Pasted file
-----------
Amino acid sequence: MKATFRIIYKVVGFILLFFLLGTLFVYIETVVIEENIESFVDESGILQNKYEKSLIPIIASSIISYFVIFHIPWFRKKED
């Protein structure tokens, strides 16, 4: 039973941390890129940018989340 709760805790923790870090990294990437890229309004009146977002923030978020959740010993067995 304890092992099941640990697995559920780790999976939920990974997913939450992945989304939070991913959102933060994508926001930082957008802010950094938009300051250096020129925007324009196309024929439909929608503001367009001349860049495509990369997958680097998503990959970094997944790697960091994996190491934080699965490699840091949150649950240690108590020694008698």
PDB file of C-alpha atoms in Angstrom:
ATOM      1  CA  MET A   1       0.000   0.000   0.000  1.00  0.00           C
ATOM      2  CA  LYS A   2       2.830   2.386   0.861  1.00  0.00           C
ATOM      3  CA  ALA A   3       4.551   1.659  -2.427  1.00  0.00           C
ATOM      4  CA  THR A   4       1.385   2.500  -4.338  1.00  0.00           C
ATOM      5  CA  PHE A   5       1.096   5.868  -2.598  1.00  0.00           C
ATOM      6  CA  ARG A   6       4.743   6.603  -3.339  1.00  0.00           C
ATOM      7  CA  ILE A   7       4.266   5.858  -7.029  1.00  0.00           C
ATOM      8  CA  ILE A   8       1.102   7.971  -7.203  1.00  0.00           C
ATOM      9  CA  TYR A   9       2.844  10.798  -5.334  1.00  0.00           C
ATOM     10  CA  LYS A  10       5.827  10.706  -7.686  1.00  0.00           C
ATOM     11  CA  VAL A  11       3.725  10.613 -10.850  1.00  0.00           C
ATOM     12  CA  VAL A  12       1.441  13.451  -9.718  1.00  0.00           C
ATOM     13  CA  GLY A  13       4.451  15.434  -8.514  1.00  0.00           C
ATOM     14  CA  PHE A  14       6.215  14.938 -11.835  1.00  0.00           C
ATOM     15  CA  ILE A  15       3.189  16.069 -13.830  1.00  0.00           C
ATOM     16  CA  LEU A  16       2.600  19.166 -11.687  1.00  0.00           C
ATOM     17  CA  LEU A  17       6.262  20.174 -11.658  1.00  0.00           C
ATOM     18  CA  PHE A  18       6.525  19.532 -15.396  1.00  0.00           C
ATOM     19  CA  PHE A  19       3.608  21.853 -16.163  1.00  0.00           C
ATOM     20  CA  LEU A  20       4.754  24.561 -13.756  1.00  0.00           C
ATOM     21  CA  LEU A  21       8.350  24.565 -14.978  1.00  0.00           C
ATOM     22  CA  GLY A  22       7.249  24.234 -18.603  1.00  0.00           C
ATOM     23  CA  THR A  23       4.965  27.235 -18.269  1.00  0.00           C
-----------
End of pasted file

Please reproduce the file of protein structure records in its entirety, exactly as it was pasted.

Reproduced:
Amino acid sequence: MKATFRIIYKVVGFILLFFLLGTLFVYIETVVIEENIESFVDESGILQNKYEKSLIPIIASSIISYFVIFHIPWFRKKED
């Protein structure tokens, strides 16, 4: 039973941390890129940018989340 709760805790923790870090990294990437890229309004009146977002923030978020959740010993067995 304890092992099941640990697995559920780790999976939920990974997913939450992945989304939070991913959102933060994508926001930082957008802010950094938009300051250096020129925007324009196309024929439909929608503001367009001349860049495509990369997958680097998503990959970094997944790697960091994996190491934080699965490699840091949150649950240690108590020694008698």
PDB file of C-alpha atoms in Angstrom:
ATOM      1  CA  MET A   1       0.000   0.000   0.000  1.00  0.00           C
ATOM      2  CA  LYS A   2       2.830   2.386   0.861  1.00  0.00           C
ATOM      3  CA  ALA A   3       4.551   1.659  -2.427  1.00  0.00           C
ATOM      4  CA  THR A   4       1.385   2.500  -4.338  1.00  0.00           C
ATOM      5  CA  PHE A   5       1.096   5.868  -2.598  1.00  0.00           C
ATOM      6  CA  ARG A   6       4.743   6.603  -3.339  1.00  0.00           C
ATOM      7  CA  ILE A   7       4.266   5.858  -7.029  1.00  0.00           C
ATOM      8  CA  ILE A   8       1.102   7.971  -7.203  1.00  0.00           C
ATOM      9  CA  TYR A   9       2.844  10.798  -5.334  1.00  0.00           C
ATOM     10  CA  LYS A  10       5.827  10.706  -7.686  1.00  0.00           C
ATOM     11  CA  VAL A  11       3.725  10.613 -10.850  1.00  0.00           C
ATOM     12  CA  VAL A  12       1.441  13.451  -9.718  1.00  0.00           C
ATOM     13  CA  GLY A  13       4.451  15.434  -8.514  1.00  0.00           C
ATOM     14  CA  PHE A  14       6.215  14.938 -11.835  1.00  0.00           C
ATOM     15  CA  ILE A  15       3.189  16.069 -13.830  1.00  0.00           C
ATOM     16  CA  LEU A  16       2.600  19.166 -11.687  1.00  0.00           C
ATOM     17  CA  LEU A  17       6.262  20.174 -11.658  1.00  0.00           C
ATOM     18  CA  PHE A  18       6.525  19.532 -15.396  1.00  0.00           C
ATOM     19  CA  PHE A  19       3.608  21.853 -16.163  1.00  0.00           C
ATOM     20  CA  LEU A  20       4.754  24.561 -13.756  1.00  0.00           C
ATOM     21  CA  LEU A  21       8.350  24.565 -14.978  1.00  0.00           C
ATOM     22  CA  GLY A  22       7.249  24.234 -18.603  1.00  0.00           C
ATOM     23  CA  THR A  23       4.965  27.235 -18.269  1.00  0.00           C